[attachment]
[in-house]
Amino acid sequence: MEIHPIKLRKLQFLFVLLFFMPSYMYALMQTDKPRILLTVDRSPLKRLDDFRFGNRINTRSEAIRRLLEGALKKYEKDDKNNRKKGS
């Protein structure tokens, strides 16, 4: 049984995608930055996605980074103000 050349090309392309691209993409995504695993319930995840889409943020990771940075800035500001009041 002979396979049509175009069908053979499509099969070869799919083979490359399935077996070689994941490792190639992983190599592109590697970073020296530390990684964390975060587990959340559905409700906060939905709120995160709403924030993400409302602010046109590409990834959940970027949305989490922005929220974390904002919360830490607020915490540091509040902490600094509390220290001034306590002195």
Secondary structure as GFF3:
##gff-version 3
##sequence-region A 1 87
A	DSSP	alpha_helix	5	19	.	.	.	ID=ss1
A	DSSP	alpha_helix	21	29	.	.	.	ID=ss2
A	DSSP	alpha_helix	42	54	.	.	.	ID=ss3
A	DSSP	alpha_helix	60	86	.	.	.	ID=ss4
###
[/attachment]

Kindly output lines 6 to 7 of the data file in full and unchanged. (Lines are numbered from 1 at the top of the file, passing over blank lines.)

##sequence-region A 1 87
A	DSSP	alpha_helix	5	19	.	.	.	ID=ss1